Prescott Valley man reflects on D-Day parachute jump behind enemy lines
Rasmussen wrote on the back of this photo: "Dear Mom, This was taken in Nice, France, April 22, '45. Your Son, Andy."
Rasmussen said the nighttime drop into France reminded him "of a beautiful Fourth of July celebration. There were shells exploding, beautiful color, flak all over the place, planes blowing up."
Rasmussen remembers "crawling into a hedgerow for safety" after he was injured in the drop. He was captured three days later after killing three German soldiers. The paratrooper spent 28 days as a prisoner of war in Cherbourg and American troops freed him when they reached the French city.
He found his way to the 101st Airborne headquarters and went back to England for more training.
He was "well enough to limp about."
But his wounds from the D-Day invasion prevented him from jumping again when the Allies went into Holland in September.
"Not wanting to stay in England with the regimental supply sergeant, who disliked me as much as I disliked him, I volunteered to go with a glider and was assigned to a CG-A4 as a co-pilot. On route to Holland from England we went through flak fields and many gliders and tow planes were lost in the sea and on land. On arriving at the landing zone my pilot turned the wrong way and wrecked the glider. We were not hurt."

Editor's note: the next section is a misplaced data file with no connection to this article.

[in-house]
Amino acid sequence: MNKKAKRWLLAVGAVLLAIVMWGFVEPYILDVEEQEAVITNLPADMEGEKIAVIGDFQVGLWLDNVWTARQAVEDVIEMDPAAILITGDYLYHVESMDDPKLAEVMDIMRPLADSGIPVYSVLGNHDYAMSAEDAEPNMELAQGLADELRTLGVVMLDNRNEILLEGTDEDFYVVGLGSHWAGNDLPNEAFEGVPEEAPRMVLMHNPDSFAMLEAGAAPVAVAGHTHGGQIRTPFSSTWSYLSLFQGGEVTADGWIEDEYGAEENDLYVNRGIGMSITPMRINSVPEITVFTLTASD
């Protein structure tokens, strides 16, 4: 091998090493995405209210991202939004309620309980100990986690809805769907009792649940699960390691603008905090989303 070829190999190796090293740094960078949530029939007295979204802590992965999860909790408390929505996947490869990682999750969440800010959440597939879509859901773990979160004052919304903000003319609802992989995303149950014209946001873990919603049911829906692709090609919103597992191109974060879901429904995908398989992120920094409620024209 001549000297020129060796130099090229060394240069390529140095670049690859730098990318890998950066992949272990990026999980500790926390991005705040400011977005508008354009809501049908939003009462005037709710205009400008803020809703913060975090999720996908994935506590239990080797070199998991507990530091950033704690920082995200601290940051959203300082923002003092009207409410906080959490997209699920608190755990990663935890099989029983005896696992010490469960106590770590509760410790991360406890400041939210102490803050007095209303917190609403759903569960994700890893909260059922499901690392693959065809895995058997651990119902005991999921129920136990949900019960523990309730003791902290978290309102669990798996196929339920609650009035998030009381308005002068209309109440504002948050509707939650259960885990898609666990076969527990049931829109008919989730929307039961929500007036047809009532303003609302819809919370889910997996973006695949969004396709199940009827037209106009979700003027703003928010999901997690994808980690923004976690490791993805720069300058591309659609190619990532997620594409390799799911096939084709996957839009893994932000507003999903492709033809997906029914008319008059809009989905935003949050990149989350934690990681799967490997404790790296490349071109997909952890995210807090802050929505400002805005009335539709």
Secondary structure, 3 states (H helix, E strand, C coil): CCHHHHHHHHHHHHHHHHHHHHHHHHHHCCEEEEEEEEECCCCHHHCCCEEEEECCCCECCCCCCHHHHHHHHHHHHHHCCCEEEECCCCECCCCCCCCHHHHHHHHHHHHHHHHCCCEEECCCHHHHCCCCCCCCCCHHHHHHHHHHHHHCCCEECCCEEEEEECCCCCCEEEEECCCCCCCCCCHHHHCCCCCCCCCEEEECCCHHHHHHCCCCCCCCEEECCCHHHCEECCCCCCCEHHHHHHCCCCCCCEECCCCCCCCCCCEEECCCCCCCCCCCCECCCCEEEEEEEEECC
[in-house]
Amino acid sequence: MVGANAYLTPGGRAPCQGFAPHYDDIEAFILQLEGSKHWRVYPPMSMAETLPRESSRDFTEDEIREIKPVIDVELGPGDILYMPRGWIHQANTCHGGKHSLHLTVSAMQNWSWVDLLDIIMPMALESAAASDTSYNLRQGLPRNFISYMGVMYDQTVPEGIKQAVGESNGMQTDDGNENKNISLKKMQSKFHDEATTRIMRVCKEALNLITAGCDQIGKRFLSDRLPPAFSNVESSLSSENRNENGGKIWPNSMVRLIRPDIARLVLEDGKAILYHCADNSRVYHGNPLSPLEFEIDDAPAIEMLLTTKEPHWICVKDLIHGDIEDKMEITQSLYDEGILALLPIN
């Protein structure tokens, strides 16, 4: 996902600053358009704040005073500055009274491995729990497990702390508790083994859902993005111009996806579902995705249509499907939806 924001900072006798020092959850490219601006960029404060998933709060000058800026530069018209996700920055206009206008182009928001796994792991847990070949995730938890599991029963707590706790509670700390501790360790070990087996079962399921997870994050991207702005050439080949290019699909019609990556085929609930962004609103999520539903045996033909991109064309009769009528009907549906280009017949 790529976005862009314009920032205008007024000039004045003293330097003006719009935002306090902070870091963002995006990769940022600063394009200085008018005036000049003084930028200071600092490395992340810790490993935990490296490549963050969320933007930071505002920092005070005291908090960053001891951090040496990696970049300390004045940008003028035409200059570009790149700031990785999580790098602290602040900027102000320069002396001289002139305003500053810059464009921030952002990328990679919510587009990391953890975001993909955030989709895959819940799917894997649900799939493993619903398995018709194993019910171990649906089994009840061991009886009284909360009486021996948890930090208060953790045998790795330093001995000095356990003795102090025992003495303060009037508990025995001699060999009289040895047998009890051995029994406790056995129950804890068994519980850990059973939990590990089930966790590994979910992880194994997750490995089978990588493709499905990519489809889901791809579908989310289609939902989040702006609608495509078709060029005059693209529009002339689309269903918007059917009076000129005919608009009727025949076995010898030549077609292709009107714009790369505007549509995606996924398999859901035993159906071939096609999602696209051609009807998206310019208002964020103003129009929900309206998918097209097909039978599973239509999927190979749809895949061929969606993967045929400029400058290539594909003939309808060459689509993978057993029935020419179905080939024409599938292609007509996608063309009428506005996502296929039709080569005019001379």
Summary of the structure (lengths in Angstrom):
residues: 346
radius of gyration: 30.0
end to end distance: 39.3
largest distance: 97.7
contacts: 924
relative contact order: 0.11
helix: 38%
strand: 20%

Three months later, Rasmussen was in Bastogne, Belgium, in the middle of "The Battle of the Bulge."
"After 30 days of freezing temperatures, snow, mud and the threat of annihilation, the German advance to the sea was stopped dead in its tracks."
Rasmussen and the 101st continued on to fight in the Ruhr pocket and in Haganue, France, in early 1945.
"Then on to Berchtesgaden, Germany. The German general stationed there did not welcome the 101st Airborne. Being his last battle, what German general would? The battle was fought with the famed SS troops and was our last battle."
In spite of his part in the D-Day invasion and seeing men "with heads half gone, legs missing," the Prescott Valley man said he never had night-mares.
"We got home after the war and forgot the war. Forget it," he gestured impatiently. "That's what we did."
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